Last week members of the French National Assembly voted to drop the palm oil tax from the country's Biodiversity Bill during a plenary session. Although this still has to be confirmed by the Senate, which will meet in July to confirm the deletion, producer countries are breathing a sigh of relief.
CEO of the Malaysian Palm Oil Council, Dr Yusof Basiron, said the vote was a welcome relief for Malaysian palm oil farmers.
"French MPs have done the right thing, rejecting the government's discriminatory palm oil tax. In rejecting this tax, the National Assembly has publicly shown its support for Malaysian small farmers, and has avoided implementing a palm oil tax that infringes both WTO and EU trade rules."
"The French government should drop once and for all this unfair and unjust tax campaign against palm oil."
Legislating with ‘a knife to our throats’
But French media have reported deputies saying they were pressurised into withdrawing the tax, often dubbed the Nutella tax due to the amount of palm oil used in France’s beloved chocolate spread.
Indonesia, the world’s top palm oil exporting country, had reacted angrily when the tax was proposed with its Minister of Natural and Marine Resources, Rizal Ramli, denouncing the measure as “arrogant” and “excessive”, while Malaysia, the second largest producer, said it was discriminatory, unfair and violated World Trade Organisation (WTO) rules.
In 2014 the MPOC said Malaysia prioritised dialogue and discussion – rather than retaliatory trade barriers – over the issue of French and Belgian companies making ‘palm oil-free’ claims on products, something it saw as an unfair barrier to trade.
Uggah Embas of the MPOC said at the time: “We hope we don’t have to resort to legal action. We hope with dialogue and discussion, more deliberation and understanding of palm oil we will be able to resolve these issues.”
Would Malaysia react by reducing the number of Airbus aircraft carriers?
“As much as you [France] are selling your Airbus to us and how this benefits your economy, we hope you also understand how important it is for you to buy our palm oil to help our economy, because if our economy is growing then we have money to buy your Airbus,” he said.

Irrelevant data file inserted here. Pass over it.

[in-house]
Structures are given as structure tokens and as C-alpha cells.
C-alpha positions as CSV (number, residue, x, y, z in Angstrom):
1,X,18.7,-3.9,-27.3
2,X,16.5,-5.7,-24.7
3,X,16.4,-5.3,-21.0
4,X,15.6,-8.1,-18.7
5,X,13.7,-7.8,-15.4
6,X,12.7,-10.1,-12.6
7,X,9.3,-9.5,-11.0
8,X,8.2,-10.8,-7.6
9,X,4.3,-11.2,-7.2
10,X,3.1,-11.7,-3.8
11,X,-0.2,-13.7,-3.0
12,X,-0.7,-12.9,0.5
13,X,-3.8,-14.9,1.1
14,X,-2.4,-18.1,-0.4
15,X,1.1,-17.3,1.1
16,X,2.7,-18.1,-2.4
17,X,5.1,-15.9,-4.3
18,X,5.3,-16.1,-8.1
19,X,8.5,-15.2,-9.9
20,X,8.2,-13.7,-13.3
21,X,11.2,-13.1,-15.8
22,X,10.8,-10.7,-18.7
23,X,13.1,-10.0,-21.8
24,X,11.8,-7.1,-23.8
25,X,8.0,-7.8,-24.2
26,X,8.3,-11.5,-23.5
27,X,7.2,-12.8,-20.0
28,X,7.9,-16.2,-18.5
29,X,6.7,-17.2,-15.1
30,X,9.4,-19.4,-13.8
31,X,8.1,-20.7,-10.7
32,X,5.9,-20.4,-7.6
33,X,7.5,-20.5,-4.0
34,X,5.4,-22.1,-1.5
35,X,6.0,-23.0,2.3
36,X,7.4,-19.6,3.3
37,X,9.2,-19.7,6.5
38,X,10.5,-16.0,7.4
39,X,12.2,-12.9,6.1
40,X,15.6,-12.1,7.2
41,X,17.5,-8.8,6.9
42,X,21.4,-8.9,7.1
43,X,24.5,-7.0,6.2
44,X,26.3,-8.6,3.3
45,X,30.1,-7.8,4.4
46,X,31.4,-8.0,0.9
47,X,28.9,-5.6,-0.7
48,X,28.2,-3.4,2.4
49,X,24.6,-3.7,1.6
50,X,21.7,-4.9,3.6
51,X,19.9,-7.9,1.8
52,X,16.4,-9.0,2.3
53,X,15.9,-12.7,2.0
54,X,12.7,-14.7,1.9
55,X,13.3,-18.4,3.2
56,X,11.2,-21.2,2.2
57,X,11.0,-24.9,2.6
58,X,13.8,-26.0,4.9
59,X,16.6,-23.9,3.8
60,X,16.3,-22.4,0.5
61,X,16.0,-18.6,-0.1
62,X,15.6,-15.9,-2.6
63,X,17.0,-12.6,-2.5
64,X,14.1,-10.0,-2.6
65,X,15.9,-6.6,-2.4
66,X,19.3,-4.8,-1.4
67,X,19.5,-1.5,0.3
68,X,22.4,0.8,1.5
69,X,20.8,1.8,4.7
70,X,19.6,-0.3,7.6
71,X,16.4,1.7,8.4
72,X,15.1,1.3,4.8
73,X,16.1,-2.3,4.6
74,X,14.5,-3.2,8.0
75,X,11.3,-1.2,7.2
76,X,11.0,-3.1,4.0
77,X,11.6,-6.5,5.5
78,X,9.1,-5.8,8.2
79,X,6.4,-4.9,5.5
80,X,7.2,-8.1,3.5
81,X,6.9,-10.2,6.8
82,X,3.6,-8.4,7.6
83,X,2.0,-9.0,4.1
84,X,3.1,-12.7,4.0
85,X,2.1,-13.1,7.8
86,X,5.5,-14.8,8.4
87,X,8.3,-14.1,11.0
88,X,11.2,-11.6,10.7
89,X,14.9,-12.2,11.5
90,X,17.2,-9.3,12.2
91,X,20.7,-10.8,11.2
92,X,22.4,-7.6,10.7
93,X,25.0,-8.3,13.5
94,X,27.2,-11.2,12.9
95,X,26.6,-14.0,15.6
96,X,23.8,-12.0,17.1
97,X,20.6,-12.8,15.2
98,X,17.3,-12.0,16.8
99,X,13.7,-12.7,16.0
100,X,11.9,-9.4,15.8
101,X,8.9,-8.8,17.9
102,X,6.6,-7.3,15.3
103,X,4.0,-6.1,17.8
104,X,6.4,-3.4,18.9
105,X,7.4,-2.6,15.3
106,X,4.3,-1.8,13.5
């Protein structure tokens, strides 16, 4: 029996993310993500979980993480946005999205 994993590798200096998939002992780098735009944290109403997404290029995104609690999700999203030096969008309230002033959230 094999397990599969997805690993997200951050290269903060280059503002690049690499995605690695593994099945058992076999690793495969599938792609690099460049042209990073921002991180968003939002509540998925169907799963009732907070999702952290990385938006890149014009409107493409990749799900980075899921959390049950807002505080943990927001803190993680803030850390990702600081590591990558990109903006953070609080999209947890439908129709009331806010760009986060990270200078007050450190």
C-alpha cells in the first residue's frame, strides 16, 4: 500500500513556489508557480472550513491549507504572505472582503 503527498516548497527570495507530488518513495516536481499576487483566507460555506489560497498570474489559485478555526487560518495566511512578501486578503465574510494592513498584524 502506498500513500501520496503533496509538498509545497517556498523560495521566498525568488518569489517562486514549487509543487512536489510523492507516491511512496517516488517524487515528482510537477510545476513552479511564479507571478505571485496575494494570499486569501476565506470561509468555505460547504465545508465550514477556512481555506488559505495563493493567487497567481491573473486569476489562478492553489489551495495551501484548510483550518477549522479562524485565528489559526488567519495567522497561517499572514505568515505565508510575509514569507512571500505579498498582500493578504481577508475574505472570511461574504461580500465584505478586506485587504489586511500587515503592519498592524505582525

According to Republican party politician Nicolas Dhuicq, Indonesia threatened France with economic retaliation, notably regarding purchases of Airbus and satellites.
Socialist party politician Delphine Batho went further saying: “We are legislating with a knife at our throats. The French Parliament is being blackmailed.”
Ecologist deputy François-Michel Lambert said if the national deputies had given into economic blackmail, they might as well lower all tax barriers.
Secretary of state for biodiversity Barbara Pompili and rapporteur Geneviève Gaillard justified the about-turn saying there was a “legal fragility” and instead said they would aim to review current taxation of edible oils in six months.
The tax had already been reduced down from the initial levy - which have started at €300 in 2017 rising to €900 per tonne in 2020 – to €30 to €90 for the same period.
Secretary of state for biodiversity, Barbara Pompili said at the time: “This [reduced] tax is more realistic […] We do not want to boycott these two countries, nor palm oil.”
But for Nathalie Lecocq, secretary general of oil trade group, Fediol, the situation is complex and far from over.
“It would be wrong to think the issue is finished. The draft law now calls for the tax system on vegetable oils to be reviewed and the question of the
palm tax is likely to surge again,” she told FoodNavigator.
“The problem we see overall in this debate, is that the suggestion to differentiate products according to whether they meet -yet undefined- sustainability criteria, which was promoted to make the palm oil tax more acceptable, is not only going to stay, but could well expand much beyond palm oil.
"The definition of sustainable will prove highly challenging and the likely outcome even more distortive.”
There is no single definition of sustainability for palm oil used in the food industry, unlike its use as a biofuel.
Criteria set by the Roundtable for Sustainable Palm Oil (RSPO) remains the benchmark for certified sustainable palm oil, but it has four different methods which vary in stringency and all of which are voluntary for industry.
The Malaysian Palm Oil Council did not respond in time for publication of this article.